I recently posted about Gloucester’s own Twin Light Smokehouse, and I have really enjoyed their products. Their Finnan Haddie is an artisanal cold-smoked, cured, fillet of local haddock using honest ingredients and no shortcuts like soy. If you are familiar with smoked haddock, you may notice it is not a bright golden yellow. Smoked haddock was often dyed to give it a hue closer to the original peat smoked Finnan Haddie. They used to do this to cod as well, to pass it off as the real deal. Some smokehouses still dye their smoked fish, but it does not add any flavor. Twin Light is among the smokehouses that have opted for a more natural approach, and I appreciate that.

What is Cullen Skink?

Gloucester’s close connections to Nova Scotia include many recipes that were originally brought over from Scotland, Ireland, France and Germany. Within my own genealogy I have a Scottish line via Grandma’s Nova Scotian heritage (her maiden name is MacDonald). The tradition of finnan haddie became a New England favorite, so it boggles my mind that we didn’t grow up with most Scottish of chowders: Cullen skink.

This hearty chowder originates in the small fishing town of Cullen on Scotland’s East Coast. Haddock is the fish of choice in Scotland and Cullen skink utilizes local smoked haddock. This was traditionally smoked with peat and green wood. The origin story has something to do with a beef stew, skink being a Scots word for a shin/shank of beef. Scottish thriftiness may be a stereotype, but in a fishing town, with plenty of smoked haddock it makes sense to save the cows and use the milk.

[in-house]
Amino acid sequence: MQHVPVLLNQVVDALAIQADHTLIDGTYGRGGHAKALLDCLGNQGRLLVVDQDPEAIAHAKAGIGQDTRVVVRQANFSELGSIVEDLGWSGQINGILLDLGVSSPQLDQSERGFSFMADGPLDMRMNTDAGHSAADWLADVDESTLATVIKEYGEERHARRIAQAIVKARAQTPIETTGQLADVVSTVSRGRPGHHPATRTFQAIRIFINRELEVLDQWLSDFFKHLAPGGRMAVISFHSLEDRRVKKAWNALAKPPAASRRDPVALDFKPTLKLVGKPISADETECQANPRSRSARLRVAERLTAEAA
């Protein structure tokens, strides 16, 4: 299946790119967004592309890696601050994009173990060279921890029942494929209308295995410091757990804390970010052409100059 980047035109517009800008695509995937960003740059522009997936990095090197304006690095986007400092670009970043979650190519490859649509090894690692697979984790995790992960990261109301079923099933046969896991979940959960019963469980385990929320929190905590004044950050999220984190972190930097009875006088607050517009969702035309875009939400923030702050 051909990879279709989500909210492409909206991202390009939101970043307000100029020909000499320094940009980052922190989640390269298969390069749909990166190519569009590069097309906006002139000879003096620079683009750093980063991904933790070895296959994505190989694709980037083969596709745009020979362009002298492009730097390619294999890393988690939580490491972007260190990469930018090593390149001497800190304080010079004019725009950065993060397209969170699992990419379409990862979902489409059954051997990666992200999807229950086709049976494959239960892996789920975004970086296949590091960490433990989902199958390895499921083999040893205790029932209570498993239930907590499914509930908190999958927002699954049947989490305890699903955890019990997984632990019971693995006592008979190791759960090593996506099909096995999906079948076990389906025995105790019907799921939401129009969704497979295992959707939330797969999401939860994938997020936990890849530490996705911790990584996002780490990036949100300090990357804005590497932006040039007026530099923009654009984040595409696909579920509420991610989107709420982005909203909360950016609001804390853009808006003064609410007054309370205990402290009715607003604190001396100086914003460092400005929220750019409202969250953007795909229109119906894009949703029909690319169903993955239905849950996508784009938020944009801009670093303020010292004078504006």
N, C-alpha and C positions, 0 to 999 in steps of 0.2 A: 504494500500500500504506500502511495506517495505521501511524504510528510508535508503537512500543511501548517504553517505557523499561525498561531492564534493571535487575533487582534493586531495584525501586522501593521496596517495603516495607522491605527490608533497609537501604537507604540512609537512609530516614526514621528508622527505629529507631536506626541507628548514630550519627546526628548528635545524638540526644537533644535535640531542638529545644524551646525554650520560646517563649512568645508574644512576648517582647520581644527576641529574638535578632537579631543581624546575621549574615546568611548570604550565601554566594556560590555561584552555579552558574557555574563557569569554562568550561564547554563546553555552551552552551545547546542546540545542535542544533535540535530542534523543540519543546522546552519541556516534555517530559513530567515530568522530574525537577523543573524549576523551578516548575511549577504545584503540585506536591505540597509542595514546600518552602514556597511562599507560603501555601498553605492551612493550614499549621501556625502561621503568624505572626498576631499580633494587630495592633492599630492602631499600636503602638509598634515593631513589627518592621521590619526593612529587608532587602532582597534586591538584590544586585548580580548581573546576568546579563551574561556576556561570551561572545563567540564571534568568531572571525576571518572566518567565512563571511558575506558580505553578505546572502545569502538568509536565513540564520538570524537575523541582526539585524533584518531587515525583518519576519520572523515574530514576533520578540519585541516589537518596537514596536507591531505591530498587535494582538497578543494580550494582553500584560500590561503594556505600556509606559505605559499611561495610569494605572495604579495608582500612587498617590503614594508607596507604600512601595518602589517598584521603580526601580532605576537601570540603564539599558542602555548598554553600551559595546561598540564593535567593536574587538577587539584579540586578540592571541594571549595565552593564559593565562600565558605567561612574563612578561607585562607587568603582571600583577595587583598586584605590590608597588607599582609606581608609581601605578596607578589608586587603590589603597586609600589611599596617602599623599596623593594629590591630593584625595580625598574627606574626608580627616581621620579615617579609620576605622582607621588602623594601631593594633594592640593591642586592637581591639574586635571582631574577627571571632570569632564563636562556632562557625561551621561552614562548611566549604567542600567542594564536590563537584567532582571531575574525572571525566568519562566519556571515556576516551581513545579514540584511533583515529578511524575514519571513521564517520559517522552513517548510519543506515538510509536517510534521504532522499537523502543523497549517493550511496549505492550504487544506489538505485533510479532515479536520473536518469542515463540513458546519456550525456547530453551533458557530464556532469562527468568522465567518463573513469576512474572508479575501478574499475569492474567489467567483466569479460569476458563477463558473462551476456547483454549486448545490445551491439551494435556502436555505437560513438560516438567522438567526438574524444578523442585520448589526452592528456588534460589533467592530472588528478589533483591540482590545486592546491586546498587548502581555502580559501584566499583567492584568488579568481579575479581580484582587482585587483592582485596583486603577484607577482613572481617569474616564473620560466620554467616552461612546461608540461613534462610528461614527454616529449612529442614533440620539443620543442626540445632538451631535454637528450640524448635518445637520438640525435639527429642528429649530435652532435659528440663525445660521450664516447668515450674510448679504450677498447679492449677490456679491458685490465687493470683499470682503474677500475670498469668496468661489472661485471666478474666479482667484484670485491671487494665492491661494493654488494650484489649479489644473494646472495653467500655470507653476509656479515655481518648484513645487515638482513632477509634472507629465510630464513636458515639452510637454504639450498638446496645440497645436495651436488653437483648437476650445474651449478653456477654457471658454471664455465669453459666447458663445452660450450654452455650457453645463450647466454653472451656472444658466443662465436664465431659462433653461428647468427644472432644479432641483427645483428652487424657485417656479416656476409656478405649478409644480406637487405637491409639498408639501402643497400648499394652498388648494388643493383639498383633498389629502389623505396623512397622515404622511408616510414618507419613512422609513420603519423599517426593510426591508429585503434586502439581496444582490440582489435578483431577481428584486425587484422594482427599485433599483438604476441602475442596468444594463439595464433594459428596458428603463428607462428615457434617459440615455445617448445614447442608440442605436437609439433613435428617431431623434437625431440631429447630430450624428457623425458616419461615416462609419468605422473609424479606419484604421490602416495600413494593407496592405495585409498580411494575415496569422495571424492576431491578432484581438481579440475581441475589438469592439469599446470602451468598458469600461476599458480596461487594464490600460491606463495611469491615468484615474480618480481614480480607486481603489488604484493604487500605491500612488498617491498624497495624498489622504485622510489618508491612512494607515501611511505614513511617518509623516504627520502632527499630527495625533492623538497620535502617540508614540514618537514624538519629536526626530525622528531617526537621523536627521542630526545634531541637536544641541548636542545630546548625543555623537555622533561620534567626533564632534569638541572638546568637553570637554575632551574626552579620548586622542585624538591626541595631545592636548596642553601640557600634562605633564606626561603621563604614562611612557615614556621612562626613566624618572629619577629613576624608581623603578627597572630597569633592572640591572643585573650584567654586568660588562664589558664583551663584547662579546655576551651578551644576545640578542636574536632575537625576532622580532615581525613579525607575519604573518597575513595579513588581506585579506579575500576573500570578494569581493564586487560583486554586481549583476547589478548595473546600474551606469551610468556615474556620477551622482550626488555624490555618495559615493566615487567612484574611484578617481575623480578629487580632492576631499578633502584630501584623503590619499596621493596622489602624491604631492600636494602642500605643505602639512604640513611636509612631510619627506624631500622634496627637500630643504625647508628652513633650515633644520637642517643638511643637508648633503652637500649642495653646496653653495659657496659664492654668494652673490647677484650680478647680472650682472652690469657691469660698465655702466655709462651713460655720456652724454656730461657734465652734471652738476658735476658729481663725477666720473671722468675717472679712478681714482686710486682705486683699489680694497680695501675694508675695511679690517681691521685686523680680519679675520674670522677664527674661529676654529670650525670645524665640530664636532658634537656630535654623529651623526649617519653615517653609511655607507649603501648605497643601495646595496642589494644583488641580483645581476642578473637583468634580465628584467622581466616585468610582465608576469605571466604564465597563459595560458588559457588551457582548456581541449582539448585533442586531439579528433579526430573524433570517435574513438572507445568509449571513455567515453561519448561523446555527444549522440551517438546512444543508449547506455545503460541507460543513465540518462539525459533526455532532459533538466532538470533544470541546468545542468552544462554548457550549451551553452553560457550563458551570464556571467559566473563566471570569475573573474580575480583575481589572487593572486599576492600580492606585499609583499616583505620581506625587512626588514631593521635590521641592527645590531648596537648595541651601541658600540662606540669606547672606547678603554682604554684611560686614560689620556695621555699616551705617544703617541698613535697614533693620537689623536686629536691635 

I like to get inspired by recipes and then go with instinct. When it came to making a Cullen Skink I started at the source: Cullen, Scotland. I took a look at local menus since most of the restaurants and hotels serve a version of their most famous soup. The Cullen restaurants keep it simple: smoked haddock, potatoes (tatties), onion, either milk or cream and some chopped parsley.

There is even an annual Cullen Skink World Championship held in Cullen that is open to all. Based on their strict rules on ingredients, what I intend to make would be eligible for the “Traditional” contest. The organizers also have a “with a twist” contest where you can embellish the traditional recipe with other ingredients. I think I’m getting ahead of myself, let’s see how this turns out first.

Gloucester “Skink” – Smoked Haddock Chowder

Recipe by Buying SeafoodCourse: Seafood Recipes, SoupsCuisine: Scottish, SeafoodDifficulty: Easy
Prep time


Cooking time



This version uses cold-smoked Finnan haddie, which needs to be poached before using. Hot-smoked haddock or another whitefish is already fully cooked.